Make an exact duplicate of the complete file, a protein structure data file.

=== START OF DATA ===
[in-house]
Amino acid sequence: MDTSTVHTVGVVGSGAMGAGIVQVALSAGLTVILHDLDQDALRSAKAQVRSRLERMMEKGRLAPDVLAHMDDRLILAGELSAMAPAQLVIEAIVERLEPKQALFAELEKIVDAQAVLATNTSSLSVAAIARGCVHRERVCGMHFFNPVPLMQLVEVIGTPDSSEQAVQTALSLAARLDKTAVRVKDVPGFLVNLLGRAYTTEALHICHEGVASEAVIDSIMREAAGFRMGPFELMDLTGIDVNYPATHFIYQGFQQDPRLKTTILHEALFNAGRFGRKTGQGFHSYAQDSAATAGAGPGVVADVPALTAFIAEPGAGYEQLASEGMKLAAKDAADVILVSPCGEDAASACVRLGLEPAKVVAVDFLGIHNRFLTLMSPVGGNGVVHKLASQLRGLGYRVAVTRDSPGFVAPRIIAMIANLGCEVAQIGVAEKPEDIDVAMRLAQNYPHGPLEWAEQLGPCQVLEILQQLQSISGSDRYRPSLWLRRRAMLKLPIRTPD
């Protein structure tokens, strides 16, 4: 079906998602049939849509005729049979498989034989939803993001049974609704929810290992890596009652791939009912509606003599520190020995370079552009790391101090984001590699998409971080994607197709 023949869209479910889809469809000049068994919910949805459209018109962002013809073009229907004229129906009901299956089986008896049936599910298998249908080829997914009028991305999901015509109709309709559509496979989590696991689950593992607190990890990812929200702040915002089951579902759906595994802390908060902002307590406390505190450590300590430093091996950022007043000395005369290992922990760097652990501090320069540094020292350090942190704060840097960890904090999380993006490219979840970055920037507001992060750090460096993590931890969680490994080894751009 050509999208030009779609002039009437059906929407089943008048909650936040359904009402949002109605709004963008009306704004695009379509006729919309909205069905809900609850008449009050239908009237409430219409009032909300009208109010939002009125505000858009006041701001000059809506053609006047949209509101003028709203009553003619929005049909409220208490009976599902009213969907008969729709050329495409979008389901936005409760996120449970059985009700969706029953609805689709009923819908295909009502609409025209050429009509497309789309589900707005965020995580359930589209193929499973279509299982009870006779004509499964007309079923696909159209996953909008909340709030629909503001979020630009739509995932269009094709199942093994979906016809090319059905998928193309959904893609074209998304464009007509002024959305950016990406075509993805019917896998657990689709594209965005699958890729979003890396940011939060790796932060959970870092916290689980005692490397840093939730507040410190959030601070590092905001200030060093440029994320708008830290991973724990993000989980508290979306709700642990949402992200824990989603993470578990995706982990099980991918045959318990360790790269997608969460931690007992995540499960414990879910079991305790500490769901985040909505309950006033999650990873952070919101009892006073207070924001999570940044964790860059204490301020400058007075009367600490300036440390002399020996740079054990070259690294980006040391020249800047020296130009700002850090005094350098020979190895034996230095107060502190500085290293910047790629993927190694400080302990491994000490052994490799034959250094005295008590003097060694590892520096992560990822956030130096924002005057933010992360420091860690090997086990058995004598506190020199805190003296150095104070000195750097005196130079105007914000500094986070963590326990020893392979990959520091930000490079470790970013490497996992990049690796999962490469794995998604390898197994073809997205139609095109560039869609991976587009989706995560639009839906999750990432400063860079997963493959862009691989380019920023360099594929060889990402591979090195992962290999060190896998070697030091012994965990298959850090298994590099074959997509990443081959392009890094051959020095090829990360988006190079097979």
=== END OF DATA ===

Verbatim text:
[in-house]
Amino acid sequence: MDTSTVHTVGVVGSGAMGAGIVQVALSAGLTVILHDLDQDALRSAKAQVRSRLERMMEKGRLAPDVLAHMDDRLILAGELSAMAPAQLVIEAIVERLEPKQALFAELEKIVDAQAVLATNTSSLSVAAIARGCVHRERVCGMHFFNPVPLMQLVEVIGTPDSSEQAVQTALSLAARLDKTAVRVKDVPGFLVNLLGRAYTTEALHICHEGVASEAVIDSIMREAAGFRMGPFELMDLTGIDVNYPATHFIYQGFQQDPRLKTTILHEALFNAGRFGRKTGQGFHSYAQDSAATAGAGPGVVADVPALTAFIAEPGAGYEQLASEGMKLAAKDAADVILVSPCGEDAASACVRLGLEPAKVVAVDFLGIHNRFLTLMSPVGGNGVVHKLASQLRGLGYRVAVTRDSPGFVAPRIIAMIANLGCEVAQIGVAEKPEDIDVAMRLAQNYPHGPLEWAEQLGPCQVLEILQQLQSISGSDRYRPSLWLRRRAMLKLPIRTPD
């Protein structure tokens, strides 16, 4: 079906998602049939849509005729049979498989034989939803993001049974609704929810290992890596009652791939009912509606003599520190020995370079552009790391101090984001590699998409971080994607197709 023949869209479910889809469809000049068994919910949805459209018109962002013809073009229907004229129906009901299956089986008896049936599910298998249908080829997914009028991305999901015509109709309709559509496979989590696991689950593992607190990890990812929200702040915002089951579902759906595994802390908060902002307590406390505190450590300590430093091996950022007043000395005369290992922990760097652990501090320069540094020292350090942190704060840097960890904090999380993006490219979840970055920037507001992060750090460096993590931890969680490994080894751009 050509999208030009779609002039009437059906929407089943008048909650936040359904009402949002109605709004963008009306704004695009379509006729919309909205069905809900609850008449009050239908009237409430219409009032909300009208109010939002009125505000858009006041701001000059809506053609006047949209509101003028709203009553003619929005049909409220208490009976599902009213969907008969729709050329495409979008389901936005409760996120449970059985009700969706029953609805689709009923819908295909009502609409025209050429009509497309789309589900707005965020995580359930589209193929499973279509299982009870006779004509499964007309079923696909159209996953909008909340709030629909503001979020630009739509995932269009094709199942093994979906016809090319059905998928193309959904893609074209998304464009007509002024959305950016990406075509993805019917896998657990689709594209965005699958890729979003890396940011939060790796932060959970870092916290689980005692490397840093939730507040410190959030601070590092905001200030060093440029994320708008830290991973724990993000989980508290979306709700642990949402992200824990989603993470578990995706982990099980991918045959318990360790790269997608969460931690007992995540499960414990879910079991305790500490769901985040909505309950006033999650990873952070919101009892006073207070924001999570940044964790860059204490301020400058007075009367600490300036440390002399020996740079054990070259690294980006040391020249800047020296130009700002850090005094350098020979190895034996230095107060502190500085290293910047790629993927190694400080302990491994000490052994490799034959250094005295008590003097060694590892520096992560990822956030130096924002005057933010992360420091860690090997086990058995004598506190020199805190003296150095104070000195750097005196130079105007914000500094986070963590326990020893392979990959520091930000490079470790970013490497996992990049690796999962490469794995998604390898197994073809997205139609095109560039869609991976587009989706995560639009839906999750990432400063860079997963493959862009691989380019920023360099594929060889990402591979090195992962290999060190896998070697030091012994965990298959850090298994590099074959997509990443081959392009890094051959020095090829990360988006190079097979």